Fonterra’s grip on our hearts and minds as New Zealanders has even found itself in the halls of academia. Stuart Gray (General Manager of Global Trade at Fonterra Co-operative) wrote a journal article with Richard Le Heron in the New Zealand Geographer in 2010. They sought to locate Fonterra at the centre of New Zealanders’ collective vision. In a statement more akin to advertising propaganda than an academic journal article they write, “We begin with two propositions: thinking about New Zealand is to think about Fonterra; thinking about Fonterra is to think about New Zealand” (Gray & Le Heron, 2010, p. 1).

That Fonterra promotes a kind of agrarian nationalism is fairly obvious from their TVCs. Armstrong (2017) has done some important work in drawing attention to this aspect of their television iconography, even if he manages to hold back from making the ‘blood and soil’ analogy. If we can agree with John Ralston Saul that contemporary globalism is “fascism without the jackboots” (Saul 1999) we can say that Fonterra’s exploitation of rural settler identity is not so much their version of Lebensraum but rather the transfer of vast amounts of international capital, derived as it is from the suffering of vast numbers of animals. Fascism’s concept of “domination and enslavement” (Sontag 1980) is thus transferred, via the brutality of market economics and the Cartesian view of the mechanistic animal, to the operations of the animal industrial complex.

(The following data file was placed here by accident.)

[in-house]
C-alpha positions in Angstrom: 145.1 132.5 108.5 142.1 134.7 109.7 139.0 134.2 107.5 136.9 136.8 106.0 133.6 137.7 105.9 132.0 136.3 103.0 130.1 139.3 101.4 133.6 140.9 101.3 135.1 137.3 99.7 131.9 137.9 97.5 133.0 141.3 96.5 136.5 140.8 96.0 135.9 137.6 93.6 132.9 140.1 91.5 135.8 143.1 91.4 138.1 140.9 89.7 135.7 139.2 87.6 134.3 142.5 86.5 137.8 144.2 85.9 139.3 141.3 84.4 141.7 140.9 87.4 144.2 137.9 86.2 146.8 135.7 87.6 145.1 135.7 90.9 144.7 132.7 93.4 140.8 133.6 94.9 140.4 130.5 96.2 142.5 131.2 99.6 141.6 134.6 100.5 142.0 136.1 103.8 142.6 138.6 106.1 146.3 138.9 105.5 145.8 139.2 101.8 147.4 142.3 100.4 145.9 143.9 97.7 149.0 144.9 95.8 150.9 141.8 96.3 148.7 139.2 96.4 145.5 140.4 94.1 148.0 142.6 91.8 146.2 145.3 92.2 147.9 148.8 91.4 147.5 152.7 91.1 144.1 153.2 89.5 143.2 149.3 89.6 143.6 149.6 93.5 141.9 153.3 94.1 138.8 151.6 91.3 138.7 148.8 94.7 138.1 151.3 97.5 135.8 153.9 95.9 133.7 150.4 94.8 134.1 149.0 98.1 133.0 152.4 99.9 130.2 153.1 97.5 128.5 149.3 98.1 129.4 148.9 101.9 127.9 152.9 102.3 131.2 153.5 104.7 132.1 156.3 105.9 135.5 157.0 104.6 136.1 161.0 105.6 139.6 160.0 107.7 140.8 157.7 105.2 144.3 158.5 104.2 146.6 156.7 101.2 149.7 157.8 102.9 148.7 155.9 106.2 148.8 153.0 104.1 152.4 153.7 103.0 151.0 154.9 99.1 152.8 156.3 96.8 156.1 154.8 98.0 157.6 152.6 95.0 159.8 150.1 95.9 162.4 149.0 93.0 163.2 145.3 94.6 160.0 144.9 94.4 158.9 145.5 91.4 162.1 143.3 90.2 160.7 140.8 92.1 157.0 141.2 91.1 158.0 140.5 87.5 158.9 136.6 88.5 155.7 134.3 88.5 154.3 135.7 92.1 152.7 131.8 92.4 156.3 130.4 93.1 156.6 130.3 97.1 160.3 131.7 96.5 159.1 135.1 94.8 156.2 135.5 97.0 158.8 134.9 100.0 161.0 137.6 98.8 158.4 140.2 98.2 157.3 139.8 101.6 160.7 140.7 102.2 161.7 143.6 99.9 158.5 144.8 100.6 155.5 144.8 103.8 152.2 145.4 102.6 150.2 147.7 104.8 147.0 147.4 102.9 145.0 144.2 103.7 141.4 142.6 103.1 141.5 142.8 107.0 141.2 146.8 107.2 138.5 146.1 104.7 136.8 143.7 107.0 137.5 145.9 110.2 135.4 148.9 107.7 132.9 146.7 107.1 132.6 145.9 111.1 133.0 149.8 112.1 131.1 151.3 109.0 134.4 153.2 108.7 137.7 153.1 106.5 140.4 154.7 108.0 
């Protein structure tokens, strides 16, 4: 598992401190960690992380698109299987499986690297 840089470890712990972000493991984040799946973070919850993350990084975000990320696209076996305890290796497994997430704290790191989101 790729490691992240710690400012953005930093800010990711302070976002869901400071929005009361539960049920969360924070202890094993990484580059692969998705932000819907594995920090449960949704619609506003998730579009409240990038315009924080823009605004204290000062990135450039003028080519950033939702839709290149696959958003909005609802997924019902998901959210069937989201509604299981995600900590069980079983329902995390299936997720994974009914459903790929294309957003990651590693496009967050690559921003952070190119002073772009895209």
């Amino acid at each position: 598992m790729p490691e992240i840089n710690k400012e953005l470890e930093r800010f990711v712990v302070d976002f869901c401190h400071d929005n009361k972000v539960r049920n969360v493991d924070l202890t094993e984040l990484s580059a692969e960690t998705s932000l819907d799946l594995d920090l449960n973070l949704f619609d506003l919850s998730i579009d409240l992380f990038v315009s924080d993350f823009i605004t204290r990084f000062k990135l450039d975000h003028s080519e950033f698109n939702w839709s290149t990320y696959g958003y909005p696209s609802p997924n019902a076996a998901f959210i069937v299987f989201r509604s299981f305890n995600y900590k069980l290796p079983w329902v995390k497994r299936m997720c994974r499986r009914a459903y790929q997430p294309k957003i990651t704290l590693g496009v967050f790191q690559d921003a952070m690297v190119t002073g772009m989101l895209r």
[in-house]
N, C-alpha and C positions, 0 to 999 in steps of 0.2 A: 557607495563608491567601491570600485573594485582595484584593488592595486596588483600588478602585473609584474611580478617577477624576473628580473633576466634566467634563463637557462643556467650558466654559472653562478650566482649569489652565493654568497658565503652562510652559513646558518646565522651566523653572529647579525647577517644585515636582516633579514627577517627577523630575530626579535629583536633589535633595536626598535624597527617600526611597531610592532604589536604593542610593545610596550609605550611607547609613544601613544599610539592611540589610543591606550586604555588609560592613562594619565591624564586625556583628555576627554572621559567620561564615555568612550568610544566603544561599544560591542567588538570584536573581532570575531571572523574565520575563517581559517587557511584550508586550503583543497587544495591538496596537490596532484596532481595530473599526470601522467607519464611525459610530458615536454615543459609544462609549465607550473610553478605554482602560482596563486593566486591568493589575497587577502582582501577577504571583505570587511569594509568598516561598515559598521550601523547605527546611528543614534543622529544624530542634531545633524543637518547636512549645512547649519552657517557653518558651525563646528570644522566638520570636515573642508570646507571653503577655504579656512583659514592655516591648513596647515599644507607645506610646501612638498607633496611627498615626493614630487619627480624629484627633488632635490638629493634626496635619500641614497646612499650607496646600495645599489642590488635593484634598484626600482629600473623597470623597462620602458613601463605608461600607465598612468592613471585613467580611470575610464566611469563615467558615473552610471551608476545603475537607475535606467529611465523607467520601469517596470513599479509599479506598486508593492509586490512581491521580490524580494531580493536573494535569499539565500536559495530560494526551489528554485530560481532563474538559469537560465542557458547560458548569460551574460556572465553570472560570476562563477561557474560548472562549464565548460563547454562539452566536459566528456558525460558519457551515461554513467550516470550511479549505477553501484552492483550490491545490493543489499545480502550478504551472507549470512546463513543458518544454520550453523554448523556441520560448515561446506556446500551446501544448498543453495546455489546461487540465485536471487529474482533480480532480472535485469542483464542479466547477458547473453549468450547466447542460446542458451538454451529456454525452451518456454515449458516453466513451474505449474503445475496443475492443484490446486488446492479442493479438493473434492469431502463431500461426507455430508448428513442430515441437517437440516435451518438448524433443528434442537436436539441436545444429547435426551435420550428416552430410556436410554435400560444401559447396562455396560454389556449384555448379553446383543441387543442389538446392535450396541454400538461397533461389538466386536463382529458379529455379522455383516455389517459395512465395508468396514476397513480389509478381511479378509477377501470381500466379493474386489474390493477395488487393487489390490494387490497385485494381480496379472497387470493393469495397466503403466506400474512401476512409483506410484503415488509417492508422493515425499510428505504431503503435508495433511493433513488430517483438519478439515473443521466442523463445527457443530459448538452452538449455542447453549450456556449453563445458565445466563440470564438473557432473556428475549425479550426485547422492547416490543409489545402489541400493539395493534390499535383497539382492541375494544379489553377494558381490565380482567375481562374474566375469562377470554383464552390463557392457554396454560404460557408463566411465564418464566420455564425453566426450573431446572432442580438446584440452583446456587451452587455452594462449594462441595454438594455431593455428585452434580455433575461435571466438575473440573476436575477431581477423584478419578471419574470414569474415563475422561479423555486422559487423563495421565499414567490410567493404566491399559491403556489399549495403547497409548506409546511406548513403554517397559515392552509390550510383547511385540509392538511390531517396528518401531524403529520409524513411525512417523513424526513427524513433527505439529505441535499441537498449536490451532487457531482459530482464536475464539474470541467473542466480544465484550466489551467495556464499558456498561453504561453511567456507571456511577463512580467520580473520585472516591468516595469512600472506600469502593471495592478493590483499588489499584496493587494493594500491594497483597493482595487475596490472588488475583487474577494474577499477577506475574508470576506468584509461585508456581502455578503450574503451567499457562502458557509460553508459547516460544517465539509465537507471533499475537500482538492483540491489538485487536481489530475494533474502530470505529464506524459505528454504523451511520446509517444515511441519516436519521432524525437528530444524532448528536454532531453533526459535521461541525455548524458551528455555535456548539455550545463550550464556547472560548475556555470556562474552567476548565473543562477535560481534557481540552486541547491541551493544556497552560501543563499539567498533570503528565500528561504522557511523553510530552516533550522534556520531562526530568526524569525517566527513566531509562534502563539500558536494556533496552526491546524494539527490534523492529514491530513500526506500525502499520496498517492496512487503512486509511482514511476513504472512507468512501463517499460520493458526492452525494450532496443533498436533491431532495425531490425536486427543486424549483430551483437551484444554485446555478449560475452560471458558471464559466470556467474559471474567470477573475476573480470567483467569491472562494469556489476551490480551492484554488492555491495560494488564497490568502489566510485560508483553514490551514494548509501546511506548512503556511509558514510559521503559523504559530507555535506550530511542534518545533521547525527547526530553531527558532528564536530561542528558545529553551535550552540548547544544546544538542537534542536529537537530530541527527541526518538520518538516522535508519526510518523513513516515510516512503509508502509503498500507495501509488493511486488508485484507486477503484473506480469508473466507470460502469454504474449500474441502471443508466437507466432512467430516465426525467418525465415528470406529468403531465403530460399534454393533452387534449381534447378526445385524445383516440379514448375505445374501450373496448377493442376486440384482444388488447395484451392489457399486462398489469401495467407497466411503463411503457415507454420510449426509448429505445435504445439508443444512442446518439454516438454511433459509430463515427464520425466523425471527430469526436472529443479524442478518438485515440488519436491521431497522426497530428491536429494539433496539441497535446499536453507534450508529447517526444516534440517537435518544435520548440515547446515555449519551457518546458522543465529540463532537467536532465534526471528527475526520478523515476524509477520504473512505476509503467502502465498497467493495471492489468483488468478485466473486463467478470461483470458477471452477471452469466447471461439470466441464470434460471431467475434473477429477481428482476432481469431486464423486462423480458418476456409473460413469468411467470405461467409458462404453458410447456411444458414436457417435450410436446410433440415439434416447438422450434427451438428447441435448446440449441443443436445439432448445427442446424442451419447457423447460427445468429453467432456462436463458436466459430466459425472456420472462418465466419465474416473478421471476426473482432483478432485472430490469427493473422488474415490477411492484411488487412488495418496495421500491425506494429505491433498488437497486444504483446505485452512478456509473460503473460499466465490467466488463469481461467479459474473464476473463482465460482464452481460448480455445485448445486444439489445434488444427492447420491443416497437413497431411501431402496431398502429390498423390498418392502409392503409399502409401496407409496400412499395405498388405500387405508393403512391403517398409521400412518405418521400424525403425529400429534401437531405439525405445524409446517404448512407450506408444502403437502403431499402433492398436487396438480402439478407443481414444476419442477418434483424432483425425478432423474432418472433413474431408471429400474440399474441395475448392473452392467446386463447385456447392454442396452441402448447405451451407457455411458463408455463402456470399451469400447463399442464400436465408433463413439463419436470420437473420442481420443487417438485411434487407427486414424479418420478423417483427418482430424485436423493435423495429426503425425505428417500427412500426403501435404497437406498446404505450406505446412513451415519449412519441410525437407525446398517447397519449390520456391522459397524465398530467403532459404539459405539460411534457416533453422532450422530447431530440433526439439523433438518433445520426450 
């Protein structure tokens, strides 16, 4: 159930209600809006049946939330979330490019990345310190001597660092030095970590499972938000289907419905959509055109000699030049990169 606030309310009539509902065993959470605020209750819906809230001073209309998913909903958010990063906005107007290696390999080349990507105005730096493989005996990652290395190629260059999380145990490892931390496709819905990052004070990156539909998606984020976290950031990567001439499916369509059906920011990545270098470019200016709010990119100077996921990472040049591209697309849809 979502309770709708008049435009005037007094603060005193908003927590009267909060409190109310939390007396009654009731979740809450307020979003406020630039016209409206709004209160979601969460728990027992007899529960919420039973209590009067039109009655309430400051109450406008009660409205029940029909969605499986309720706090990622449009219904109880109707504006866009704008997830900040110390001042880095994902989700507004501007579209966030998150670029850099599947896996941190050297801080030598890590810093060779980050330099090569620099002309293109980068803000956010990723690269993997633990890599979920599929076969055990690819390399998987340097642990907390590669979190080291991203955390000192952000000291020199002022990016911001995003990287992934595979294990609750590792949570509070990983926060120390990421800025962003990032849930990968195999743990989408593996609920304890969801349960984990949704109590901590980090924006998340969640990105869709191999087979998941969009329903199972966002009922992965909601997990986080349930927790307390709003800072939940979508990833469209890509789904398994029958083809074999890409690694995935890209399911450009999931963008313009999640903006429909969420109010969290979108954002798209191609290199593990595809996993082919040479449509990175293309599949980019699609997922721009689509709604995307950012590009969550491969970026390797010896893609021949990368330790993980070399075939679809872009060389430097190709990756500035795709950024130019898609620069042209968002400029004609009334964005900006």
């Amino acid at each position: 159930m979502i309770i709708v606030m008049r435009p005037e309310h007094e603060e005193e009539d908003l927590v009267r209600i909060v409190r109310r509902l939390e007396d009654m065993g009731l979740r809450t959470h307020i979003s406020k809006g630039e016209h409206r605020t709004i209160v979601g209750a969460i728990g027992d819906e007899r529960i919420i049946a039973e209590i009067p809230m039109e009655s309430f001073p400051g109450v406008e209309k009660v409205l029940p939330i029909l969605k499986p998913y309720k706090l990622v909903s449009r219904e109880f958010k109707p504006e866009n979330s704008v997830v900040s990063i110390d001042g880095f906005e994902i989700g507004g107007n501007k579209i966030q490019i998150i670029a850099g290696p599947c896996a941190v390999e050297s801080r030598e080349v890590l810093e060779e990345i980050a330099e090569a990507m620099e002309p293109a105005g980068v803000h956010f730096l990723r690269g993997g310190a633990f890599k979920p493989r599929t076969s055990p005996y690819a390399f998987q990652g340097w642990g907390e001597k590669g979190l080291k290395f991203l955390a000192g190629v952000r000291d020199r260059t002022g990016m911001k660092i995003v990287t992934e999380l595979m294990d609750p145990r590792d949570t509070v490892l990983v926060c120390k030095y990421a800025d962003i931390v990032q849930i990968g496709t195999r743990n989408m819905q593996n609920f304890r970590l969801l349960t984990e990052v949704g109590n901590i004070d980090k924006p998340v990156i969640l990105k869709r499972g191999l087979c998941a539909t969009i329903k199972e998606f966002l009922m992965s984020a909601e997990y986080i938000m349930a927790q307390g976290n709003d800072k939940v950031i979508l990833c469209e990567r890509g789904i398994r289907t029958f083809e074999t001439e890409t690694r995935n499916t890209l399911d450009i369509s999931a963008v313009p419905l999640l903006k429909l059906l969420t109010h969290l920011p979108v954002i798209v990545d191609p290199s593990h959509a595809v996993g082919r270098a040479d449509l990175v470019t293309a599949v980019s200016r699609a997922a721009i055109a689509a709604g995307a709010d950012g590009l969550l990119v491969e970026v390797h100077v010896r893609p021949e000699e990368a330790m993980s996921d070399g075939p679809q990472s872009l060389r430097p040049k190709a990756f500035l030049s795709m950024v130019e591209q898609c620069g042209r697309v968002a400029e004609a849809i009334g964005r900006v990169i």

The enduring imagery of New Zealand as an Arcadian paradise with up-to-date technological practices and happy cows has been reproduced through Fonterra propaganda. In all their advertisements, Fonterra never mention the deaths of up to two million bobby calves. These calves remain invisible, as if they never existed. Their tiny and tormented bodies, now dead and processed, come to life again through the lens of the video camera. Cows also suffer on dairy farms and this is another aspect that has been covered by activists. The Fonterra advertisements never depict the dairy cow in all her grief as she struggles to come to terms with the loss of a calf each year.